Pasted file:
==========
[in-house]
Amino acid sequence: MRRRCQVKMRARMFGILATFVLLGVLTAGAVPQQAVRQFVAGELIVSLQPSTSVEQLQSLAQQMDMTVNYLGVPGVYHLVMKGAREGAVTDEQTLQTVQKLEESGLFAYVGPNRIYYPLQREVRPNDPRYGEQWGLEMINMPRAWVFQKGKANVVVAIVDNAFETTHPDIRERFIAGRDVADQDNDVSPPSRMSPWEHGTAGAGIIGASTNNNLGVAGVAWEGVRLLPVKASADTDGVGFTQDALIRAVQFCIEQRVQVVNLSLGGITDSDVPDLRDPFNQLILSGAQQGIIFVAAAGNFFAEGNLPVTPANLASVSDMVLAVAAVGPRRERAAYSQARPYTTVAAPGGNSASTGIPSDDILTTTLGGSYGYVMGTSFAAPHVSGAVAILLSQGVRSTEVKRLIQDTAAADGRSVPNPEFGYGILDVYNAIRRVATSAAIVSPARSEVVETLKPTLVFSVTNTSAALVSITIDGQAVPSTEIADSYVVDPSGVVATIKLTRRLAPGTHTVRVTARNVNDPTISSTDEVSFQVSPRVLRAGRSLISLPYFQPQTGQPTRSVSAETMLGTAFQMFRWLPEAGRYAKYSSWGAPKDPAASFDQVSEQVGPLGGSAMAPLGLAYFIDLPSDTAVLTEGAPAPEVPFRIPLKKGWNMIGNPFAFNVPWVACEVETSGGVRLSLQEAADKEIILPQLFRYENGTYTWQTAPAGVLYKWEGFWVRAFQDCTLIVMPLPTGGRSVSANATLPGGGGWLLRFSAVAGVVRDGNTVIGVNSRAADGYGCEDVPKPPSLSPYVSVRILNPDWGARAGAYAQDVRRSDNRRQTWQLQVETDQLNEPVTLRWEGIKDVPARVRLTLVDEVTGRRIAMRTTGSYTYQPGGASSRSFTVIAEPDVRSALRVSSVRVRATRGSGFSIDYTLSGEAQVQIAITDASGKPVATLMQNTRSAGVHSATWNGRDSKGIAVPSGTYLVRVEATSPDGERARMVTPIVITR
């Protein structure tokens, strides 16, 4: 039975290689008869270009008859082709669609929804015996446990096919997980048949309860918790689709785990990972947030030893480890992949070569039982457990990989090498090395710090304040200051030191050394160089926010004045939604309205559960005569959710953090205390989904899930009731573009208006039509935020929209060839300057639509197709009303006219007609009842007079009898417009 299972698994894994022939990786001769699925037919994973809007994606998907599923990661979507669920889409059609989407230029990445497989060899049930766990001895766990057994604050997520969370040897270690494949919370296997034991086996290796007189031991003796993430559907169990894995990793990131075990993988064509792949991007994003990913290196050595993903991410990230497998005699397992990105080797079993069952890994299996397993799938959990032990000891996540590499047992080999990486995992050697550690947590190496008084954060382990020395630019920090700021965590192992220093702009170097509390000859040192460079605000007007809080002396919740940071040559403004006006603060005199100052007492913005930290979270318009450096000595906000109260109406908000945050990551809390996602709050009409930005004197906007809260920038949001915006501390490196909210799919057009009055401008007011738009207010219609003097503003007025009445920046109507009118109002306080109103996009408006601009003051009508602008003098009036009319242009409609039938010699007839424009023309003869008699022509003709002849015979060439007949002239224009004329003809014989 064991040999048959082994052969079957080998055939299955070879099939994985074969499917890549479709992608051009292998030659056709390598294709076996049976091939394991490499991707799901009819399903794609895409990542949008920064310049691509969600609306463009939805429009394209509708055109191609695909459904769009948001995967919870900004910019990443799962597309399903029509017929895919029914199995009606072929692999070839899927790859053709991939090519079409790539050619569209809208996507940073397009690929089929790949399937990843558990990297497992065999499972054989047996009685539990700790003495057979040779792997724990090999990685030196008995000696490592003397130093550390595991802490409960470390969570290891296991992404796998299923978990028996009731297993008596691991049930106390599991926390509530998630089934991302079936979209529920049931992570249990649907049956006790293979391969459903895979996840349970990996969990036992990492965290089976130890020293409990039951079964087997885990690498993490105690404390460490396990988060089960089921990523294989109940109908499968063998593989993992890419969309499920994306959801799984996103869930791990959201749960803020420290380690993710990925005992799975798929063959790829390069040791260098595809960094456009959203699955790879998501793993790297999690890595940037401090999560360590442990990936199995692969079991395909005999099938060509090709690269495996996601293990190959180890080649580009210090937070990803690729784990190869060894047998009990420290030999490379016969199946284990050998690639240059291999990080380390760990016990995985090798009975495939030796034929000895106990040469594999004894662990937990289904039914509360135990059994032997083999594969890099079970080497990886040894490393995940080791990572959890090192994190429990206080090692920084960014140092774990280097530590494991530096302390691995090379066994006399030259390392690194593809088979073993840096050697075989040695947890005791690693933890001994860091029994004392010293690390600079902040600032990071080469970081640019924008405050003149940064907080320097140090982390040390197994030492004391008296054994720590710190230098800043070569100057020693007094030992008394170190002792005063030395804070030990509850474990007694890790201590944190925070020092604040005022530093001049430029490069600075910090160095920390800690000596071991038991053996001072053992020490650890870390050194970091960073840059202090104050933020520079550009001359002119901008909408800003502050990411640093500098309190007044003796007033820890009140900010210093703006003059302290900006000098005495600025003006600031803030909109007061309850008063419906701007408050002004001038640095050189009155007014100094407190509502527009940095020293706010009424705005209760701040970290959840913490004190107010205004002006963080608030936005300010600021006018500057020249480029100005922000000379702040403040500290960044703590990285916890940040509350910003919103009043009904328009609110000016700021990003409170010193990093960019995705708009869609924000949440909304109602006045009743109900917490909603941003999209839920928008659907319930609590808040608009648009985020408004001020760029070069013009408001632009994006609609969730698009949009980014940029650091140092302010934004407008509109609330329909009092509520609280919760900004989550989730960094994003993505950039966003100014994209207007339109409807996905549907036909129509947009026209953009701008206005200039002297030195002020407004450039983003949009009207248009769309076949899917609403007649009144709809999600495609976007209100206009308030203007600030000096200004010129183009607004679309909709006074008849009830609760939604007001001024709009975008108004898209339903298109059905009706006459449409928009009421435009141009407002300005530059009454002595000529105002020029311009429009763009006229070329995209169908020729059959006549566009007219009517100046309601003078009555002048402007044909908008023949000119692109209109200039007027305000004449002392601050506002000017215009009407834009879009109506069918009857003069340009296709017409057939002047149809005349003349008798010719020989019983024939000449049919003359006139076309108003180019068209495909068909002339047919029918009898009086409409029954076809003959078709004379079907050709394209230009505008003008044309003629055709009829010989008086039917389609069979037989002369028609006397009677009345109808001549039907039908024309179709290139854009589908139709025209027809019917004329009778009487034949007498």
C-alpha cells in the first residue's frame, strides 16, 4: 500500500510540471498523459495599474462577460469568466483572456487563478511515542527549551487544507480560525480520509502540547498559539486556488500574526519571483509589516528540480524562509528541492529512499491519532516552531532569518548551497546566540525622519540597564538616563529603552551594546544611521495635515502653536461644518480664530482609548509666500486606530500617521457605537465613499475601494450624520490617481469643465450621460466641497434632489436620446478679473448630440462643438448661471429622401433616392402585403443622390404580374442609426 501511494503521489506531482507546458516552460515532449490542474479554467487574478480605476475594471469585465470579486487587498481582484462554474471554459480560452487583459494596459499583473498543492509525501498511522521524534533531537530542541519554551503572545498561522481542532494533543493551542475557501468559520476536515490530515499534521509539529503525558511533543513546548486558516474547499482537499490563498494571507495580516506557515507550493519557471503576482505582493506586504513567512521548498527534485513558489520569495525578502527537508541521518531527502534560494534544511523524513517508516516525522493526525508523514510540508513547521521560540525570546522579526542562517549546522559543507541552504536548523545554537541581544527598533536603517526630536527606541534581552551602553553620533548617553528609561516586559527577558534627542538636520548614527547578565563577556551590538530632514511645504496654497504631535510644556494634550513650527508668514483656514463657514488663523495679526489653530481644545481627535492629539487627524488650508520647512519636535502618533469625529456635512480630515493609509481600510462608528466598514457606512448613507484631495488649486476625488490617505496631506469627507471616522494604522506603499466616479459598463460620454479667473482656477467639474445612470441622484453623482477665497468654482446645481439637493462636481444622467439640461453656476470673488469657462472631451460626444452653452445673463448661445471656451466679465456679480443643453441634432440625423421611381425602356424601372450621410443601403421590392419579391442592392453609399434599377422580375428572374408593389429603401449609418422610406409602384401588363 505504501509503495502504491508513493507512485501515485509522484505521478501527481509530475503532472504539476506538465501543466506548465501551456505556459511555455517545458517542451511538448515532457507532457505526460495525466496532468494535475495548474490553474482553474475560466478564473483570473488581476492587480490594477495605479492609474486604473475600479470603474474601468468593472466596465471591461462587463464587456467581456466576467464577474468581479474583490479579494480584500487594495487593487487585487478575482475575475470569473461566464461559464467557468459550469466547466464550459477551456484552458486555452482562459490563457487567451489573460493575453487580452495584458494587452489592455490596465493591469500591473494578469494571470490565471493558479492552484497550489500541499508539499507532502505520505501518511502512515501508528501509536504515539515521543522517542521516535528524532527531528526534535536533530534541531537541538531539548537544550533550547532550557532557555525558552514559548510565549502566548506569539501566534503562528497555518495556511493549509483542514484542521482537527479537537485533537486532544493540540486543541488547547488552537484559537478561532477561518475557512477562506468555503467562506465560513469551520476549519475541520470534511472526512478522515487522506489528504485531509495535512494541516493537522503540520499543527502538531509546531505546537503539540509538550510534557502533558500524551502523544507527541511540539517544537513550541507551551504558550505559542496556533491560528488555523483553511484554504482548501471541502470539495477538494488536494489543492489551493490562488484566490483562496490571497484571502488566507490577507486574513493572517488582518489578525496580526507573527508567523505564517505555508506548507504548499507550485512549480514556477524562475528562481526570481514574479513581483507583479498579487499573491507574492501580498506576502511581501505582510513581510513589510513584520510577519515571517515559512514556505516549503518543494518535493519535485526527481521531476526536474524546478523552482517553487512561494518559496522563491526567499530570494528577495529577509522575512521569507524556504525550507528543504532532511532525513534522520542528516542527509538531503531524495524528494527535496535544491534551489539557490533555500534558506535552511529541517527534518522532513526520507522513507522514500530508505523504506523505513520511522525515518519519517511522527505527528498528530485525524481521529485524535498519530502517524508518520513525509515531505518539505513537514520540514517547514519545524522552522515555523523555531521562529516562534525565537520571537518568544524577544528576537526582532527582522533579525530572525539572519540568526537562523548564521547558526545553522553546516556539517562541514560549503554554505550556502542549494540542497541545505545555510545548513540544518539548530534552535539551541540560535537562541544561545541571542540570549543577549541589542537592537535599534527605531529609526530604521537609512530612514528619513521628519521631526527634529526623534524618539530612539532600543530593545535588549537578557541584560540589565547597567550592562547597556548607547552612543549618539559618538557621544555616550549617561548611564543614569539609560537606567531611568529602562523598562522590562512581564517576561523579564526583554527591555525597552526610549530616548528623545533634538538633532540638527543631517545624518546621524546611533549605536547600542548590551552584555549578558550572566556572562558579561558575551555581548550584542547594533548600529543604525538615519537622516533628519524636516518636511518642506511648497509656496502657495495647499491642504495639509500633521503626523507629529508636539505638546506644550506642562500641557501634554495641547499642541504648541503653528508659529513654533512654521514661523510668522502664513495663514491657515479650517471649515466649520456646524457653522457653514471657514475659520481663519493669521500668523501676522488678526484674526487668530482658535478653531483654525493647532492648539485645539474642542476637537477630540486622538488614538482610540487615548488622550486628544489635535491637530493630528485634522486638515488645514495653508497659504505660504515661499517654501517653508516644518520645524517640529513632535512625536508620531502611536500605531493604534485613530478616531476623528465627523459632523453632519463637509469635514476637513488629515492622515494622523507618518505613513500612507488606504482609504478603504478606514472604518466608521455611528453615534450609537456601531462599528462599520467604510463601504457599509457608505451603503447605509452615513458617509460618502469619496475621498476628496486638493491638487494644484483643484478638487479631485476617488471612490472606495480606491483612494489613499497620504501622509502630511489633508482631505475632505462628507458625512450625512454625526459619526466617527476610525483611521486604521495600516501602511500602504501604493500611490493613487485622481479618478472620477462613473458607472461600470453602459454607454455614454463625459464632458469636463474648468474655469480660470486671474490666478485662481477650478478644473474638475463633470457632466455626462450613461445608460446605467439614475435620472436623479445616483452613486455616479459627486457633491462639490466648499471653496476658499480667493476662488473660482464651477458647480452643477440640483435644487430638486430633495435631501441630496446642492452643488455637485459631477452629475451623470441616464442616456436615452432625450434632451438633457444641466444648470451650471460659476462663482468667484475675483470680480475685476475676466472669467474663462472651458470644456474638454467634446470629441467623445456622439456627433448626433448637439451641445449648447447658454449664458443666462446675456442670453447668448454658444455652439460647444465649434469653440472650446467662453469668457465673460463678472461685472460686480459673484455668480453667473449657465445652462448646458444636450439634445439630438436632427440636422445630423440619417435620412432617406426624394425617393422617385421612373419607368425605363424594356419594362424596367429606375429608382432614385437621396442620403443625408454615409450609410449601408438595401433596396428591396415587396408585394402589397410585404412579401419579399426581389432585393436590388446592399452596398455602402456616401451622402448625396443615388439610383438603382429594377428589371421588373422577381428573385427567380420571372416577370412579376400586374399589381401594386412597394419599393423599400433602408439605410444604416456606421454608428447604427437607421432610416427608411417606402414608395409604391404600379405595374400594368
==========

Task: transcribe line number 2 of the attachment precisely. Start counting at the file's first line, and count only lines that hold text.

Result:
Amino acid sequence: MRRRCQVKMRARMFGILATFVLLGVLTAGAVPQQAVRQFVAGELIVSLQPSTSVEQLQSLAQQMDMTVNYLGVPGVYHLVMKGAREGAVTDEQTLQTVQKLEESGLFAYVGPNRIYYPLQREVRPNDPRYGEQWGLEMINMPRAWVFQKGKANVVVAIVDNAFETTHPDIRERFIAGRDVADQDNDVSPPSRMSPWEHGTAGAGIIGASTNNNLGVAGVAWEGVRLLPVKASADTDGVGFTQDALIRAVQFCIEQRVQVVNLSLGGITDSDVPDLRDPFNQLILSGAQQGIIFVAAAGNFFAEGNLPVTPANLASVSDMVLAVAAVGPRRERAAYSQARPYTTVAAPGGNSASTGIPSDDILTTTLGGSYGYVMGTSFAAPHVSGAVAILLSQGVRSTEVKRLIQDTAAADGRSVPNPEFGYGILDVYNAIRRVATSAAIVSPARSEVVETLKPTLVFSVTNTSAALVSITIDGQAVPSTEIADSYVVDPSGVVATIKLTRRLAPGTHTVRVTARNVNDPTISSTDEVSFQVSPRVLRAGRSLISLPYFQPQTGQPTRSVSAETMLGTAFQMFRWLPEAGRYAKYSSWGAPKDPAASFDQVSEQVGPLGGSAMAPLGLAYFIDLPSDTAVLTEGAPAPEVPFRIPLKKGWNMIGNPFAFNVPWVACEVETSGGVRLSLQEAADKEIILPQLFRYENGTYTWQTAPAGVLYKWEGFWVRAFQDCTLIVMPLPTGGRSVSANATLPGGGGWLLRFSAVAGVVRDGNTVIGVNSRAADGYGCEDVPKPPSLSPYVSVRILNPDWGARAGAYAQDVRRSDNRRQTWQLQVETDQLNEPVTLRWEGIKDVPARVRLTLVDEVTGRRIAMRTTGSYTYQPGGASSRSFTVIAEPDVRSALRVSSVRVRATRGSGFSIDYTLSGEAQVQIAITDASGKPVATLMQNTRSAGVHSATWNGRDSKGIAVPSGTYLVRVEATSPDGERARMVTPIVITR